In a speech at the State Street Global Advisors London Pensions and Investments Breakfast Briefing, Paul Fisher – MPC member and Bank of England Executive Director, Markets – considers recent trends in the economy, the current stance of monetary policy and forward guidance.
Paul notes that, after nearly 6 years since the start of the financial crisis, the level of output in the economy is still 2% below its peak in 2008. That suggests to him that “with unemployment still elevated, and diminishing signs of inflationary pressure in both goods and labour markets, we can be reasonably confident that the economy needs to grow strongly for some time to come, to regain a stable and sustainable medium-term trajectory.”
Since the introduction of forward guidance, unemployment has fallen “unusually precipitously”. Paul welcomes the fall in unemployment, but stresses that, in order to see rising living standards on average, it is crucial to see rising productivity, “which ultimately drives real national income per head and hence how well off we are as a country. So we need to see rising employment accompanied by even faster growth in output.” He hopes that faster growth in productivity will arrive and says that if “the UK economy uses up all its spare capacity, without having had a substantial rise in real national income, then we should all be disappointed.”
Against this backdrop, Paul explains that: “even if the 7% unemployment rate threshold were to be reached in the near future, I see no immediate need for a tightening of policy. The MPC has been clear all along, that upon reaching the 7% threshold we will have to consider what the medium-term pressures on the economy are and make an appropriate judgement about the direction and pace of policy, and any further guidance that we may choose to issue in future.”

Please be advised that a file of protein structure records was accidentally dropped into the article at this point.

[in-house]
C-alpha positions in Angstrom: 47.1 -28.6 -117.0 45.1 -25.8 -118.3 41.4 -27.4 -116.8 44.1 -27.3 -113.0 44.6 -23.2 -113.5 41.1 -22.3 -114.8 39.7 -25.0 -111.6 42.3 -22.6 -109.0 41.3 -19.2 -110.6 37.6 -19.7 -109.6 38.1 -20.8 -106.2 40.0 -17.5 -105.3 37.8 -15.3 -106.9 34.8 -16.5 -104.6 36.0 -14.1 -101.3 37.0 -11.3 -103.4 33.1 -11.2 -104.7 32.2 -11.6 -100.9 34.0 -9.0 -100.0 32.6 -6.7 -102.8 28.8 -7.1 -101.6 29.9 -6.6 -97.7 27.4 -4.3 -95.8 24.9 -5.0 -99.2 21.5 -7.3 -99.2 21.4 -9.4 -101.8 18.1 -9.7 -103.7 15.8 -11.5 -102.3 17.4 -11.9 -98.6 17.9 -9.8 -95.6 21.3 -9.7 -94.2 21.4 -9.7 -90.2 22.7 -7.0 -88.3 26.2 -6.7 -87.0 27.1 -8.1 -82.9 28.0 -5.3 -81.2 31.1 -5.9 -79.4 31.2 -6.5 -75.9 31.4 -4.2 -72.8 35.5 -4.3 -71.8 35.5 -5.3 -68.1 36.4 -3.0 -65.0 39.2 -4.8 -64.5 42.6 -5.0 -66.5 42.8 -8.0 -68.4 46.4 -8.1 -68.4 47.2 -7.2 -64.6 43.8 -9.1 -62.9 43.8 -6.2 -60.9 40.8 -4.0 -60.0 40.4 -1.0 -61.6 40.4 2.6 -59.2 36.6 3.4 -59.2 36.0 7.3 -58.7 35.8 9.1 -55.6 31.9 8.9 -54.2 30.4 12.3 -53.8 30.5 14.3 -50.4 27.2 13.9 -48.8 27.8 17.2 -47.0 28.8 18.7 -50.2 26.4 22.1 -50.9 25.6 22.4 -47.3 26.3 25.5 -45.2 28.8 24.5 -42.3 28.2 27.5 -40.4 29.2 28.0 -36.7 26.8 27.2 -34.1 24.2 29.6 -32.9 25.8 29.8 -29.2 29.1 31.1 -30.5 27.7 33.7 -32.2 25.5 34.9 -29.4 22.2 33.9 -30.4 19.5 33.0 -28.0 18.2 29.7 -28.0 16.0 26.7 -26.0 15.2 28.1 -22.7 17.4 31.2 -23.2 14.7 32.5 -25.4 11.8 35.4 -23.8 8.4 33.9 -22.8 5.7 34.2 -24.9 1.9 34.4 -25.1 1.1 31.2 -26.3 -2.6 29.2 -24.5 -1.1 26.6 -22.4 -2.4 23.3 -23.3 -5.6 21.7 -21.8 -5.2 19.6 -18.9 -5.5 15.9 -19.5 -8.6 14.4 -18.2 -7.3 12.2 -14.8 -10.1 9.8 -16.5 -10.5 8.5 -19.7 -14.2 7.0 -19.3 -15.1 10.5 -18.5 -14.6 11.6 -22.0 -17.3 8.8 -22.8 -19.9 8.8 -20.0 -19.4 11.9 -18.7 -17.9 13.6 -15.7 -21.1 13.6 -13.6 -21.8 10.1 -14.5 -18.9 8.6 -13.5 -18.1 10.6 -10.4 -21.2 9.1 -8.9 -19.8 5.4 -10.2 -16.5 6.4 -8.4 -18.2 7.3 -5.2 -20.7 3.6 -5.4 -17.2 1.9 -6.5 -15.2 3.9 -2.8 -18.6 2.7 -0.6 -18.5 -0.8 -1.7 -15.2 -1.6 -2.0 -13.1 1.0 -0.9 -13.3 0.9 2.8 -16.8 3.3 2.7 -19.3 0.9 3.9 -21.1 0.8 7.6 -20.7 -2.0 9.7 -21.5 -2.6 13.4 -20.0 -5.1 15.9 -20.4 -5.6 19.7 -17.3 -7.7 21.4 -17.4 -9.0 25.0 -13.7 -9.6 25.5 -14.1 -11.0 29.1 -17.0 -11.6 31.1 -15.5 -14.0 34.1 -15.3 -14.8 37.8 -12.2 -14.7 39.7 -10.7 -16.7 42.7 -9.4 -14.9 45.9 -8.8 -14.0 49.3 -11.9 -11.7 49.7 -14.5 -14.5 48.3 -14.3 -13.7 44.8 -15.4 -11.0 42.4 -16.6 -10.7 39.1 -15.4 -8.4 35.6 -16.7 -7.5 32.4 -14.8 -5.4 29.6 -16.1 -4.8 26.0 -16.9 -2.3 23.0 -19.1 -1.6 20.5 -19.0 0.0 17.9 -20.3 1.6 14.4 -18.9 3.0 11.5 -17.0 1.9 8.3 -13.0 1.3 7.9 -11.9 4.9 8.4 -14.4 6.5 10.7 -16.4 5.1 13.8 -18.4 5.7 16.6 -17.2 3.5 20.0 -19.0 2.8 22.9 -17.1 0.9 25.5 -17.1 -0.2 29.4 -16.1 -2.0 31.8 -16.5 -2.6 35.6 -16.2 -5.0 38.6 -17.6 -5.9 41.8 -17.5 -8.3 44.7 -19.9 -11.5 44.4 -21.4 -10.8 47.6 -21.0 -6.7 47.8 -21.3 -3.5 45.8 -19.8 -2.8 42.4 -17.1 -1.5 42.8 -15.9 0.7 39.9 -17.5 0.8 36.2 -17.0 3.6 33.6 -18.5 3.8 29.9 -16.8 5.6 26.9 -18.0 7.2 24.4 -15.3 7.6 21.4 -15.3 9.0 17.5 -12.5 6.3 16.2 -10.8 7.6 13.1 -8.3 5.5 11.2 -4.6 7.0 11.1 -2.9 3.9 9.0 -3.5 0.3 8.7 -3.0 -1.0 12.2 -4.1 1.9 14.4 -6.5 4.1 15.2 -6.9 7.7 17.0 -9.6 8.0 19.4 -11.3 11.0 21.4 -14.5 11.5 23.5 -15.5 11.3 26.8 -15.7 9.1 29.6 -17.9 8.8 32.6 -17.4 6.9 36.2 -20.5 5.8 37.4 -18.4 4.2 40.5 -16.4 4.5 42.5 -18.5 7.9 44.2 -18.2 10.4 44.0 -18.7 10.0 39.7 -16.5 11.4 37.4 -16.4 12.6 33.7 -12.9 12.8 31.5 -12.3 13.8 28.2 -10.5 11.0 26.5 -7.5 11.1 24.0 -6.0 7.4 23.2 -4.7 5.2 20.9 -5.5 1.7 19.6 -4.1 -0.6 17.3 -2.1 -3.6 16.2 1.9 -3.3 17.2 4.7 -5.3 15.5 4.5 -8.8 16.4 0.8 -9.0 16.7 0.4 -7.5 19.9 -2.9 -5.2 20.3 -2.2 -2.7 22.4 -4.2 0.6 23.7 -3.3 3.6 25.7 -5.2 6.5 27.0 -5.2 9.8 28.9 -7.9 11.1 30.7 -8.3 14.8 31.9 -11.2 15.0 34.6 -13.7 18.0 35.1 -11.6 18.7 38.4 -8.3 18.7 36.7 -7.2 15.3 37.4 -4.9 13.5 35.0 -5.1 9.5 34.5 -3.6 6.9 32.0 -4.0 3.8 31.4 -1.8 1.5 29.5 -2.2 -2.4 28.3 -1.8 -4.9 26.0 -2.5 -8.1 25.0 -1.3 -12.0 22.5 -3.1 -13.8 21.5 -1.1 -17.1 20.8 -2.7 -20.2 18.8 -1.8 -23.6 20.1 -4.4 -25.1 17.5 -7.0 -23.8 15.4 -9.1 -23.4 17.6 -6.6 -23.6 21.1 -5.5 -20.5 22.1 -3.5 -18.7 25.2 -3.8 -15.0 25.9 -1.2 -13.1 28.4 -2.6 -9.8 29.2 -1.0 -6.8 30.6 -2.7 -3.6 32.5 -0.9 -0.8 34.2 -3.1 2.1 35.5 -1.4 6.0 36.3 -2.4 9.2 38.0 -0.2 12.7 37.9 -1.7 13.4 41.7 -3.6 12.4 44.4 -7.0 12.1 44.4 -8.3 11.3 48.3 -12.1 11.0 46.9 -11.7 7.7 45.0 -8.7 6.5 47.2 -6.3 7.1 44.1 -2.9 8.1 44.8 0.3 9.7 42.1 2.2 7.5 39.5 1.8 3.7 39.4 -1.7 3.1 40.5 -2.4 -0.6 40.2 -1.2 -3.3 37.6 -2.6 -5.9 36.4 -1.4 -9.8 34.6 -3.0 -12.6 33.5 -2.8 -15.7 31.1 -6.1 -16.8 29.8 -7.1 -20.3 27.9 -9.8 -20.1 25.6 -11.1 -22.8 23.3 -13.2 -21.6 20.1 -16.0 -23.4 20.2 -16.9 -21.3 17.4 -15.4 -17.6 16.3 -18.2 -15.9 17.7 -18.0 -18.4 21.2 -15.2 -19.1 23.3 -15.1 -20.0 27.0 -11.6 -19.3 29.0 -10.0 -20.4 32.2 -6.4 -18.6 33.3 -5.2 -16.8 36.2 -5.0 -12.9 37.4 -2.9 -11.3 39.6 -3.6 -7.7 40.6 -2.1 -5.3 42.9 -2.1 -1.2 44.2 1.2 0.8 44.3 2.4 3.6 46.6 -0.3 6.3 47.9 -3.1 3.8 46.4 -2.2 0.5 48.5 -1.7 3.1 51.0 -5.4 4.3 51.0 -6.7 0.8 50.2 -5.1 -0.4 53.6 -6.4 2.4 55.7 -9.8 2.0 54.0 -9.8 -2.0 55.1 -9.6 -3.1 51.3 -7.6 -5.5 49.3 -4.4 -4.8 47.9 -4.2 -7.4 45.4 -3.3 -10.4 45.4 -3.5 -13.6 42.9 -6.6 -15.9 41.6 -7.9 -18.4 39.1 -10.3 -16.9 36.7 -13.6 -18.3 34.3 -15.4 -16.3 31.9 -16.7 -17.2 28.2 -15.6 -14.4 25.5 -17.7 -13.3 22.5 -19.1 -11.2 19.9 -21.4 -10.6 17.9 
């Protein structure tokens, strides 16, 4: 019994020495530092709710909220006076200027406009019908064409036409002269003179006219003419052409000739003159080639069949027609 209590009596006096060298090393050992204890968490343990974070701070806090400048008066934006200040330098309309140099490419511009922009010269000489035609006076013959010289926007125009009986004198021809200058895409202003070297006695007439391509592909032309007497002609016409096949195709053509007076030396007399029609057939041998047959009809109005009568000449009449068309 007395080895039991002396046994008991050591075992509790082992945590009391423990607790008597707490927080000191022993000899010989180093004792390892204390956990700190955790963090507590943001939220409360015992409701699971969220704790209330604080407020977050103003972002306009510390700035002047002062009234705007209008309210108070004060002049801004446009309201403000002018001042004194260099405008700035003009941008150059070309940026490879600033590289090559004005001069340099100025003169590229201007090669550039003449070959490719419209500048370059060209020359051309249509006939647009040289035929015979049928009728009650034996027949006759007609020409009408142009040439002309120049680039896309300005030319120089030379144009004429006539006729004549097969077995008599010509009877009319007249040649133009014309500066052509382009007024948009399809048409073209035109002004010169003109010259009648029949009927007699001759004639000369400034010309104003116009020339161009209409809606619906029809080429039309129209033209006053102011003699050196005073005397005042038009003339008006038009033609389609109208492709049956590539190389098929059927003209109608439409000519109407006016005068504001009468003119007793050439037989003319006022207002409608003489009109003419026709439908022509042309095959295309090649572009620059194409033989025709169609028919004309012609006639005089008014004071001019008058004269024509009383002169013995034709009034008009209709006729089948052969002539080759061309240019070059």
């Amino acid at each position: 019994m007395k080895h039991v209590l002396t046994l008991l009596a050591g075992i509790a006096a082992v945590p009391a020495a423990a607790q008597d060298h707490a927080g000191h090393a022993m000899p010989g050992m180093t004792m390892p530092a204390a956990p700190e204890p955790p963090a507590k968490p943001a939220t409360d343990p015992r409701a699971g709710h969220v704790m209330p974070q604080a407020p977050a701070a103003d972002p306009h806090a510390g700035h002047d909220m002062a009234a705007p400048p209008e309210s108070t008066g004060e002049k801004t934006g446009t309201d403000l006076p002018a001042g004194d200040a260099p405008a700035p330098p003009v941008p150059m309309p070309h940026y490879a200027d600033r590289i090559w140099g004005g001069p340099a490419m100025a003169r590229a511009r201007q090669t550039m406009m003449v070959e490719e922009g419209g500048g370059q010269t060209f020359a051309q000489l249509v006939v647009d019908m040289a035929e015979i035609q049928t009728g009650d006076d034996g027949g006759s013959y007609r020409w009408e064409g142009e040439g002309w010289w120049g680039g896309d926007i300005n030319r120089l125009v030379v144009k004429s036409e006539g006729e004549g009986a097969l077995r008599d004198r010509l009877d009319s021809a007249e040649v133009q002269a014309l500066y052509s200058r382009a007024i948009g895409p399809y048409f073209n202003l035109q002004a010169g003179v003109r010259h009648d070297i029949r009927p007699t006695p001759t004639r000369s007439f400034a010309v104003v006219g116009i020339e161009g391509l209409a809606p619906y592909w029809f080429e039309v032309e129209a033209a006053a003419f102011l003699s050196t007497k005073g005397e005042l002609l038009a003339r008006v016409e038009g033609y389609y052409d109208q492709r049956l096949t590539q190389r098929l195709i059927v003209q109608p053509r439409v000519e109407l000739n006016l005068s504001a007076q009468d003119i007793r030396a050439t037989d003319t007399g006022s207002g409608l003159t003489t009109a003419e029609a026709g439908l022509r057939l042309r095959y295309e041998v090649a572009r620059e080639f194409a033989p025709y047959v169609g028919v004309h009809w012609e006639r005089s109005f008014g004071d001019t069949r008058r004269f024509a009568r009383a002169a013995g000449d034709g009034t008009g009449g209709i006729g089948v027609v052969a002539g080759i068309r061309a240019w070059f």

On inflation, he highlights the importance the MPC attaches to CPI inflation being back close to its target of 2%. Paul reminds us why inflation is costly but also explains why it was appropriate not to have had tighter monetary policy in recent years, as the sources of the inflationary pressure were thought ultimately not to be persistent and tighter policy would have led to “the threat of deflation and depression, rather than inflation around target and the prospect of real recovery.”
Looking ahead, Paul thinks that “one better feature of the current situation is that price pressures seem to be subsiding, not growing”. He observes that: there is no sign of nominal wages over-reacting to falling unemployment; other price pressures also appear to be easing somewhat; and inflation expectations remain well anchored. “Taking the inflationary news together, it would appear that we have a favourable situation in which to explore how much more capacity the economy has, before inflationary pressures begin to build.”
Going forward, he explains that “the realistic challenge for the MPC is to avoid a big mistake either by choking off the recovery too soon, leaving the economy in a quagmire, or by allowing inflationary pressures to build excessively, requiring a sharp tightening in interest rates (and the potential for another recession) to bring inflation back under control.”
In conclusion, Paul says that “the macroeconomic outlook is much more comfortable than it was – but we still have much to do and much to concern us. There is no room for complacency.” With inflation back at target, and the level of output still below its pre-crisis peak, his ”own judgement is that we are still some way off the point where it is appropriate to start raising Bank Rate and that when it is time, it would be appropriate to do so only gradually.”